Although the above conflict has dominated the news for the past month, at least until the British arrested the airline terror suspects, it is not the deadliest armed conflict in our world today. I think the fighting in the Congo, which seems to have near perpetual civil and regional warfare, would qualify as that. I have read that the loss of life in the Congo is at a pace of 100,000 people per month. That sounds high, but even if it is greatly exaggerated it would still be more lives lost than in Israel and Lebanon. Not all the deaths are the result of direct combat; many are because of famine and diseases that persist because it is impossible to develop any sort of infrastructure given the many years of war there.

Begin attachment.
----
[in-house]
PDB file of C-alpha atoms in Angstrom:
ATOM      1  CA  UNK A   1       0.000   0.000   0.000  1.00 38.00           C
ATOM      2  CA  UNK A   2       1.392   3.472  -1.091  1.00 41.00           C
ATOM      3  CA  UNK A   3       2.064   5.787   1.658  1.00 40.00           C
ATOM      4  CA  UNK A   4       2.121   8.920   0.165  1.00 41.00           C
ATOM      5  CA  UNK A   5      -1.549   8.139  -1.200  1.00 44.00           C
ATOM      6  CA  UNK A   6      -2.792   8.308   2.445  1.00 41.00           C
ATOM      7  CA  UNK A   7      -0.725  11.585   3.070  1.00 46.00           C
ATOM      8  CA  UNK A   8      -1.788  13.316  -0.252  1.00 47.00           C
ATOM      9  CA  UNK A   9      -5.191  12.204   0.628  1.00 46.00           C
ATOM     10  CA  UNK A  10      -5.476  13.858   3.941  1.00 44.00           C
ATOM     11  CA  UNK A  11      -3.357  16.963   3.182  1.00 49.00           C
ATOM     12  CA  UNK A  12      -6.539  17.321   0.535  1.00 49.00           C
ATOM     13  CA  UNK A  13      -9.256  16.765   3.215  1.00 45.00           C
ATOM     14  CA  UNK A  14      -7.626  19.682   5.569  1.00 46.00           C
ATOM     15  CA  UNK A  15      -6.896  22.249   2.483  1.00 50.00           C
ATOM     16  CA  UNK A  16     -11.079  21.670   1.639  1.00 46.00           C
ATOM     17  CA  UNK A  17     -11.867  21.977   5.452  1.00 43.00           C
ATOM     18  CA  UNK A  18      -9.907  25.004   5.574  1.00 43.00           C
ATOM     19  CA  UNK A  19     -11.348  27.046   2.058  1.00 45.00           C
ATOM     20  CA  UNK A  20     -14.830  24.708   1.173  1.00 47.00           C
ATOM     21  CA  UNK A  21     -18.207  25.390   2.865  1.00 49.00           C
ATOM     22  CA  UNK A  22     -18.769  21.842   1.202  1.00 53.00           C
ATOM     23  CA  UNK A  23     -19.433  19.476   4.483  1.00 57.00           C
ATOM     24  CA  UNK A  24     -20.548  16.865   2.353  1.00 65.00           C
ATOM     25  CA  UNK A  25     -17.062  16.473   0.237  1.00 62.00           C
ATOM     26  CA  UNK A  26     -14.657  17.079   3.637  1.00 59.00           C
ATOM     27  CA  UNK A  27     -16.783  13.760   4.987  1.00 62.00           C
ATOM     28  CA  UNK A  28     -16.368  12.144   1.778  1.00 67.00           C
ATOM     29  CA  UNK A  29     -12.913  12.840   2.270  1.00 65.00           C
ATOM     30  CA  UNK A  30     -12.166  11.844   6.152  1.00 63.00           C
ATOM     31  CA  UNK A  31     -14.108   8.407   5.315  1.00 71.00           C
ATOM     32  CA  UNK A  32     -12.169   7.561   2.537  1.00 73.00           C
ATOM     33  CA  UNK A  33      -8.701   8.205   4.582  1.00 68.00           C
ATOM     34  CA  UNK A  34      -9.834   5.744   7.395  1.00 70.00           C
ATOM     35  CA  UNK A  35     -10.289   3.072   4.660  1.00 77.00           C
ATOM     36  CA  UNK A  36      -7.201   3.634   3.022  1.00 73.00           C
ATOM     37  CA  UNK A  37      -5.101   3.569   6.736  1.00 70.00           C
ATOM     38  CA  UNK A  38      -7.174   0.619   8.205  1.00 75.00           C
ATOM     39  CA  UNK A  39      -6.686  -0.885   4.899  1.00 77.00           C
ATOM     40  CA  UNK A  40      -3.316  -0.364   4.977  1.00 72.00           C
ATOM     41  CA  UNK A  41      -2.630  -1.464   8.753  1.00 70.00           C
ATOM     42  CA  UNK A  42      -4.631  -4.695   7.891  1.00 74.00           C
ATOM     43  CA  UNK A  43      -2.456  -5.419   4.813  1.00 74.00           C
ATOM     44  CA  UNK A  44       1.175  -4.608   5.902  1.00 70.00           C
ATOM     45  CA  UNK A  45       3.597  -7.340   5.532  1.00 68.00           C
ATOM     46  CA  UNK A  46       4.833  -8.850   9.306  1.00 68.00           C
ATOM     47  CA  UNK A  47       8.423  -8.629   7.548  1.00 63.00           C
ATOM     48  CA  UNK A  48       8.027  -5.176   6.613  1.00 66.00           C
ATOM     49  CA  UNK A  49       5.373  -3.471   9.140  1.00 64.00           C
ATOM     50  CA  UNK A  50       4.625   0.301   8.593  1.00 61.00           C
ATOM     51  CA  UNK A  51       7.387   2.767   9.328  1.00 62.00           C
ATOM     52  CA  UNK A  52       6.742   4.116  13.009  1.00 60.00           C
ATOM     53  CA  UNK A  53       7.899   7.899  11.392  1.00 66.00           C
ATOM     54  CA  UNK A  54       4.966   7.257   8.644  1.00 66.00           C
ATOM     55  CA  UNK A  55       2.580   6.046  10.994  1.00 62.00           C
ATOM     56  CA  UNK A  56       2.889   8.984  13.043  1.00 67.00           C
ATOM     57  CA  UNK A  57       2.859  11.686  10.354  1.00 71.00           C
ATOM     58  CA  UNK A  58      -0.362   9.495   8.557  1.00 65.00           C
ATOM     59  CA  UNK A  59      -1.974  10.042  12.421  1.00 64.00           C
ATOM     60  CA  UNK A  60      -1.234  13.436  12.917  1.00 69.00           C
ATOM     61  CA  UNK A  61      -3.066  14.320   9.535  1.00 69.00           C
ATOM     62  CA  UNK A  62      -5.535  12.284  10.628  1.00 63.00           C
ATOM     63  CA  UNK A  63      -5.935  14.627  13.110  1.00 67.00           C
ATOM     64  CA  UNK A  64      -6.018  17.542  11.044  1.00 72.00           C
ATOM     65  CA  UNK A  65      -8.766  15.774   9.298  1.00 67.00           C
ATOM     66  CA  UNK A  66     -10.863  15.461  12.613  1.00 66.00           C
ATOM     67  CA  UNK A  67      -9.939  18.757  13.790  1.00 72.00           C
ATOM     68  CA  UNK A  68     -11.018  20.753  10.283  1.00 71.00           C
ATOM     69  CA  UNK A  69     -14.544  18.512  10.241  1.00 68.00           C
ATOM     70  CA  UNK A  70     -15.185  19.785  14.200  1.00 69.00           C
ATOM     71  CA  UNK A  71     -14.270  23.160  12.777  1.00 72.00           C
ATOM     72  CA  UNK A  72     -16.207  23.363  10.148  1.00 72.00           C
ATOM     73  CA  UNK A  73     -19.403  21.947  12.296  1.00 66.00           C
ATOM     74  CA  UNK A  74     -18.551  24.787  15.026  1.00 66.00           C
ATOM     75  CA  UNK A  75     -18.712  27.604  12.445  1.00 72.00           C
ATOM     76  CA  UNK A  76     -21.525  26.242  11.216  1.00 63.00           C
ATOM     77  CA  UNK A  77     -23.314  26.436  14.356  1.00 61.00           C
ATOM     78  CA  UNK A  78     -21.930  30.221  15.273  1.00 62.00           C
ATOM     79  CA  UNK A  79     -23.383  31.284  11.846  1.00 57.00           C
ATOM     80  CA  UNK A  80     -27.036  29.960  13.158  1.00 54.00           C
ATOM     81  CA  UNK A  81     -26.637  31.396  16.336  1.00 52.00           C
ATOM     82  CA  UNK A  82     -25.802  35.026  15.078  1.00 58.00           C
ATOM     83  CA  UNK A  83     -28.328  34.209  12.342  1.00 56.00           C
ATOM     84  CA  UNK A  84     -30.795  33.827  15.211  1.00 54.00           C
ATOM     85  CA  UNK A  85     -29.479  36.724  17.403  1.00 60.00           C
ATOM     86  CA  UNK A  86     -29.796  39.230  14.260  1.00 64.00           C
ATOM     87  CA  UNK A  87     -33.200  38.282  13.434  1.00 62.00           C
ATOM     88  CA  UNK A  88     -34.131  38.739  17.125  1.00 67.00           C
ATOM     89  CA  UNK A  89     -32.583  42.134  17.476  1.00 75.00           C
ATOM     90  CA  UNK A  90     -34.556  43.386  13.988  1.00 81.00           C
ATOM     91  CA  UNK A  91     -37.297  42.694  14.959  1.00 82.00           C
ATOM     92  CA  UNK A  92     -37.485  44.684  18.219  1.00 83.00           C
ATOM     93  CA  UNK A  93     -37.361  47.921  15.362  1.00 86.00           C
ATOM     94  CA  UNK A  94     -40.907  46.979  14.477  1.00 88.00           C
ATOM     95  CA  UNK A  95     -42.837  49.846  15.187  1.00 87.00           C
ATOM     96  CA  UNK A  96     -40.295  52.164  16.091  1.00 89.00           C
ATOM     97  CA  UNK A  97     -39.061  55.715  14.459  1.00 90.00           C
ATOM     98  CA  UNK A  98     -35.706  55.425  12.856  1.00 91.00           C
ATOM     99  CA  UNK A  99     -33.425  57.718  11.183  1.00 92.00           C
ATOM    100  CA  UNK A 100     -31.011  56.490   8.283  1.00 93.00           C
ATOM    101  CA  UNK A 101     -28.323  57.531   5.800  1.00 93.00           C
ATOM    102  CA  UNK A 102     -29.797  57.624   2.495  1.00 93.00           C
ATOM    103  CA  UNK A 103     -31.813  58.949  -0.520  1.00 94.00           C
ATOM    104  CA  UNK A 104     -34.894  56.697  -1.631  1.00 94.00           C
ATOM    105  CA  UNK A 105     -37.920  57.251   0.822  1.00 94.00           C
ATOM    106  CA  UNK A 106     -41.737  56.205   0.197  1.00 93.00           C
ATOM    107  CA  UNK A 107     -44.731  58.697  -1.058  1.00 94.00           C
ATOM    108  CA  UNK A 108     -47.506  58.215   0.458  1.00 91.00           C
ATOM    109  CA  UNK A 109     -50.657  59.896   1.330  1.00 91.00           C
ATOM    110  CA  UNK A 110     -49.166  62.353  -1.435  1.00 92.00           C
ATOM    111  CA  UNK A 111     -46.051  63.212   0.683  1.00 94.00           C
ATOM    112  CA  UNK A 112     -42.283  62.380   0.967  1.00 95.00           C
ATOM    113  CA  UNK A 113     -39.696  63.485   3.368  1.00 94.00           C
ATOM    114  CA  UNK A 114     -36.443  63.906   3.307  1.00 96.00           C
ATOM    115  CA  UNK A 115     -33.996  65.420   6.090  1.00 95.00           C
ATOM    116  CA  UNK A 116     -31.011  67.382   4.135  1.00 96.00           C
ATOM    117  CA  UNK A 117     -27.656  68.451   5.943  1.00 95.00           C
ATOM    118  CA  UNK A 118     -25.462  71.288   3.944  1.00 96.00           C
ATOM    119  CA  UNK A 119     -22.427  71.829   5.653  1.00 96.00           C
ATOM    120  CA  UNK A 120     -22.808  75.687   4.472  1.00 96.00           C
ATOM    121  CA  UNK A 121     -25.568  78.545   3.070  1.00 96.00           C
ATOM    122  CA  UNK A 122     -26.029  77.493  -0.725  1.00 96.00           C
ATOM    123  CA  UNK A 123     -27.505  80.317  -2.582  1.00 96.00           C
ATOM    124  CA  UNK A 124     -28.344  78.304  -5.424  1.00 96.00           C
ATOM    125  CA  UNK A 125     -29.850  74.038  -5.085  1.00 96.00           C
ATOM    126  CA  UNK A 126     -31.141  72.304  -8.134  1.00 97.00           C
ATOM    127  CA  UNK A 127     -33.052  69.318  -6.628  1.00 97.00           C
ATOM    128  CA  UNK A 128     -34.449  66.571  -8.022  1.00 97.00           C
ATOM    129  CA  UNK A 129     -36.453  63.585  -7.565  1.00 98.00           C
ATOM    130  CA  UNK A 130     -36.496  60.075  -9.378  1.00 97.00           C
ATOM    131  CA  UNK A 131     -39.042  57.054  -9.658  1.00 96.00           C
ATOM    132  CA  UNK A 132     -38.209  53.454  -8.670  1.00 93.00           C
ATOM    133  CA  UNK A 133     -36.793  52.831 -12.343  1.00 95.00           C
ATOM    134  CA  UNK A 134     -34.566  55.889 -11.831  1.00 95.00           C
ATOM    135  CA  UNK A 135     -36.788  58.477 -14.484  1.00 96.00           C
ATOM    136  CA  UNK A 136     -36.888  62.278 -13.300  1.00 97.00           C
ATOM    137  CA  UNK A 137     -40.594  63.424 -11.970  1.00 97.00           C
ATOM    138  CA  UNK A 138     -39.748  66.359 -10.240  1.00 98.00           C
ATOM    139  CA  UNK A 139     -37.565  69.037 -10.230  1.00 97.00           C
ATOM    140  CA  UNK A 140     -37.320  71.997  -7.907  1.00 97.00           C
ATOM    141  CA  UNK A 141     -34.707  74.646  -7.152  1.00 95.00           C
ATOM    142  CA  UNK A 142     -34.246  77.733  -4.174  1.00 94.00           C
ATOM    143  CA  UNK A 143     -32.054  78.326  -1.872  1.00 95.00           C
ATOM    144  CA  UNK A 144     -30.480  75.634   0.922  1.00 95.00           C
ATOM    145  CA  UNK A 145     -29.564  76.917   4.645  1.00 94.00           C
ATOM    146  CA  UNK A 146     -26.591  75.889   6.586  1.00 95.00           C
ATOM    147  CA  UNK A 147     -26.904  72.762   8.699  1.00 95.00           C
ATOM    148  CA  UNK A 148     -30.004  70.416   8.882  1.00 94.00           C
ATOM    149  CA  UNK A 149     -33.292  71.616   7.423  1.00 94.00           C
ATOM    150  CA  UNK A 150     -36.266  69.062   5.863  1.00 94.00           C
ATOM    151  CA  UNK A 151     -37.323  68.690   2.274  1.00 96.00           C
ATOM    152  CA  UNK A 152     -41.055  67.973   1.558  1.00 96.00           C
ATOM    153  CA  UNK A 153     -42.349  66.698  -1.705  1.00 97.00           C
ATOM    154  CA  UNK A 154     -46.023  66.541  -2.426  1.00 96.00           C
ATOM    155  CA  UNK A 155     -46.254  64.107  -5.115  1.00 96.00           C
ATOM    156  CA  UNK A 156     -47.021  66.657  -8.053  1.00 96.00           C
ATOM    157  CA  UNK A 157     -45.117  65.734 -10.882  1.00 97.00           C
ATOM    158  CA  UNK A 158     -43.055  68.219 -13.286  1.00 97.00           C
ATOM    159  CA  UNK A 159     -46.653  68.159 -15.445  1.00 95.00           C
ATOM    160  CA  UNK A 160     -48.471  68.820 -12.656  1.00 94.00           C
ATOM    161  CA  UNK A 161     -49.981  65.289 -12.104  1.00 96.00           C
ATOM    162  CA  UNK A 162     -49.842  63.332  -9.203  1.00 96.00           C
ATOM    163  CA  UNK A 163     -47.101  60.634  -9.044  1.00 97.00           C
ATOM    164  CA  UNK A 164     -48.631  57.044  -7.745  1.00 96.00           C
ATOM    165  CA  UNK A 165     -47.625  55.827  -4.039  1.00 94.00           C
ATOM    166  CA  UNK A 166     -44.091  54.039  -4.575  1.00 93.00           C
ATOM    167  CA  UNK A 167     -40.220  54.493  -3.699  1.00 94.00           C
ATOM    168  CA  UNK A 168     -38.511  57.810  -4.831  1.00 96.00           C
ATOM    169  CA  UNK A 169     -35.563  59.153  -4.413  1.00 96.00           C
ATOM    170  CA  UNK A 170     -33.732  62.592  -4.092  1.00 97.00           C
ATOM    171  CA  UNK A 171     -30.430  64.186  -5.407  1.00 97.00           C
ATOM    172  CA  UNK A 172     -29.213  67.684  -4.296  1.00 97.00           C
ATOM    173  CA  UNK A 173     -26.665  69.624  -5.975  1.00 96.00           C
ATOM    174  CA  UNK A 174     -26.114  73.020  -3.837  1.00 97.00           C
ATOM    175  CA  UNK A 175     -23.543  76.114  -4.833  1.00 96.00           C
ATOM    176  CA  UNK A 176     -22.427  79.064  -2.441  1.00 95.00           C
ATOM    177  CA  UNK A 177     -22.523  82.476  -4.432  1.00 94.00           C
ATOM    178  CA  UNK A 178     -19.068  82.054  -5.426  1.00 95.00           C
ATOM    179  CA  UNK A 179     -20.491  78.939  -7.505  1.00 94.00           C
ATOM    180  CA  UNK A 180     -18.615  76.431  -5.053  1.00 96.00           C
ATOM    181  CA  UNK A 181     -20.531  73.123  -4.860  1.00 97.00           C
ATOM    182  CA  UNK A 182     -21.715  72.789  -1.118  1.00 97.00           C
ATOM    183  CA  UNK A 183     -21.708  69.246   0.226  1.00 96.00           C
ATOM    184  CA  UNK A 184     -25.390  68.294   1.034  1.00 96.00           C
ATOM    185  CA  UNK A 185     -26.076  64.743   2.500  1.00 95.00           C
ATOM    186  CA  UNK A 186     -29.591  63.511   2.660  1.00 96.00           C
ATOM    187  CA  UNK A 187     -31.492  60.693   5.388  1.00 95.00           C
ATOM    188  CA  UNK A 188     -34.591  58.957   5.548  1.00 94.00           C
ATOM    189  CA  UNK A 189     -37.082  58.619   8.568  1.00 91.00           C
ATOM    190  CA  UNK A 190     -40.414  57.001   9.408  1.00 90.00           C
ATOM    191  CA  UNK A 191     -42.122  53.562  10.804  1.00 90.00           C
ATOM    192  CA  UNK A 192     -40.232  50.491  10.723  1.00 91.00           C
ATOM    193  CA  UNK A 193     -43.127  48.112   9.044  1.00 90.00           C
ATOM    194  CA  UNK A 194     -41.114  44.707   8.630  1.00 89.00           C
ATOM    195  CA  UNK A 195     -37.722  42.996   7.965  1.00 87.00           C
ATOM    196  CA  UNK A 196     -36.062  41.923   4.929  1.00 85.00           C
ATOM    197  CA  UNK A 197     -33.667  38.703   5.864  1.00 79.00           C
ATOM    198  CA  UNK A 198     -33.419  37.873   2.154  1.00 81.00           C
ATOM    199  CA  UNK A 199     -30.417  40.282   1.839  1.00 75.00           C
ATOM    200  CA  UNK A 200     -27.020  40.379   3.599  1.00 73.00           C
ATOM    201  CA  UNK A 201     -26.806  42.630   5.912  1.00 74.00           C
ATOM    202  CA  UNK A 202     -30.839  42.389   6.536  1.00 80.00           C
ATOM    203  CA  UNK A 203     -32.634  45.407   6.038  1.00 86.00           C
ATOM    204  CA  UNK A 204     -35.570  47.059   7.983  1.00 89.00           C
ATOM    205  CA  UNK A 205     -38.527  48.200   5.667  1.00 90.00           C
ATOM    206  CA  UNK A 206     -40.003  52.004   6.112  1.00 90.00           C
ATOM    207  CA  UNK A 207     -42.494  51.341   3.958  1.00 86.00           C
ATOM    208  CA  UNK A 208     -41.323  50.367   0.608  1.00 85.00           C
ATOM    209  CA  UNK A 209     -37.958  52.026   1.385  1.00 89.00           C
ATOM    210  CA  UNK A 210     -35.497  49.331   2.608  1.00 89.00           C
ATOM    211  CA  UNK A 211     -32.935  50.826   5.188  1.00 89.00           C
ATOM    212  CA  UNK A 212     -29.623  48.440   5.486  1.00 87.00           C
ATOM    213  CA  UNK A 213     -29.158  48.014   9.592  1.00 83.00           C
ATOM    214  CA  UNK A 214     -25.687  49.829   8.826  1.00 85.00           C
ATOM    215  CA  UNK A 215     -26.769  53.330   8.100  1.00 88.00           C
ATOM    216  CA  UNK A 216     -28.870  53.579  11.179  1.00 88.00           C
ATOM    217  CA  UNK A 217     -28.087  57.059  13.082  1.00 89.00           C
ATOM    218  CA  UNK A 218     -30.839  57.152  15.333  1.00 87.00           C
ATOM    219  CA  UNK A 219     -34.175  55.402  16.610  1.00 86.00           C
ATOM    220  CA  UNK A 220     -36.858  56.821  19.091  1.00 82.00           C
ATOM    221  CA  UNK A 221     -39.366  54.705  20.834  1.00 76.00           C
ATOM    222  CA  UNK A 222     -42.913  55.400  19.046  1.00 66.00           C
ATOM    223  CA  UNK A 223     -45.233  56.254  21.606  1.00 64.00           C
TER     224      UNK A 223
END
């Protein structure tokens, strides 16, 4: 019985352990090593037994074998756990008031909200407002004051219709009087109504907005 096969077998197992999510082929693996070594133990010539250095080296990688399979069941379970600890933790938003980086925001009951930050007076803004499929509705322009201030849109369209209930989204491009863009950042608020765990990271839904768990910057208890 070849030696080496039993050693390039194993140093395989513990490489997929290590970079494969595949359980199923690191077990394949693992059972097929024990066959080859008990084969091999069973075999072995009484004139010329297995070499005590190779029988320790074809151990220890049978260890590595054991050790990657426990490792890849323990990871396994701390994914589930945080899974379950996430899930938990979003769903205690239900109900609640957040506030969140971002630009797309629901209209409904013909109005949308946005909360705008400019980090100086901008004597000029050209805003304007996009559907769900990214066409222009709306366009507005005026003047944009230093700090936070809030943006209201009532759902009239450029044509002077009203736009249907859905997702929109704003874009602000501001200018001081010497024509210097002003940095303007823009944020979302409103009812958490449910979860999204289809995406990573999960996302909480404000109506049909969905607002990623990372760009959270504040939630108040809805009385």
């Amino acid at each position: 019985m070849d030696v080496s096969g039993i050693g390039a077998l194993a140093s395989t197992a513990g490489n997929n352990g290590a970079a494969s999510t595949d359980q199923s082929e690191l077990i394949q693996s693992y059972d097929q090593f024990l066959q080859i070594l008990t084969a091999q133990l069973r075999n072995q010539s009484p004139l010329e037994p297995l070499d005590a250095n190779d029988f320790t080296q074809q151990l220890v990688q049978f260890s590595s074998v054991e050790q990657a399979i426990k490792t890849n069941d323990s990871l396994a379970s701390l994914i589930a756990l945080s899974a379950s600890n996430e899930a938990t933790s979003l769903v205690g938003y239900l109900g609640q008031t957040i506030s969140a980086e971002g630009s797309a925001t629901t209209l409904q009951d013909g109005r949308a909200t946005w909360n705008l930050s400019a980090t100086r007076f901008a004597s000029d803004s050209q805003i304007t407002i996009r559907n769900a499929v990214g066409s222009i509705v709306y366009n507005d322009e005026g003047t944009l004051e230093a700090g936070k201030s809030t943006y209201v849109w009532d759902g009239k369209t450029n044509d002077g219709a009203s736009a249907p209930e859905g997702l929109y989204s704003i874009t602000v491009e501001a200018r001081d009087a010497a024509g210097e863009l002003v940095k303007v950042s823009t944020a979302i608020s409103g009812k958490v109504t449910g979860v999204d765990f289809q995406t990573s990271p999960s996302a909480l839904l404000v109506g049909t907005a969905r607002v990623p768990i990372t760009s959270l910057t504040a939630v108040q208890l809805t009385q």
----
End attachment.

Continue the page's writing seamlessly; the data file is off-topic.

Yet we hardly ever hear news about the Congo. It is rarely on the front page of my newspaper and usually not even in the first section, and I can't help but wonder why. Is it because there are no nuclear weapons in the nations involved in the Congo fighting? Is it because the fighting is not near any large oil reserves? Maybe it's because the combatants are black and not Caucasian. Or could it be because we are all so tired of the news from Africa of poverty, hunger, disease, war, and corruption that we have given up on the continent?
I'm not sure of the answer. As in most complex situations, it is probably a combination of factors. But it hardly seems fair, does it? The death of a young Congolese child grieves his mother as much as the death of a Lebanese child does his.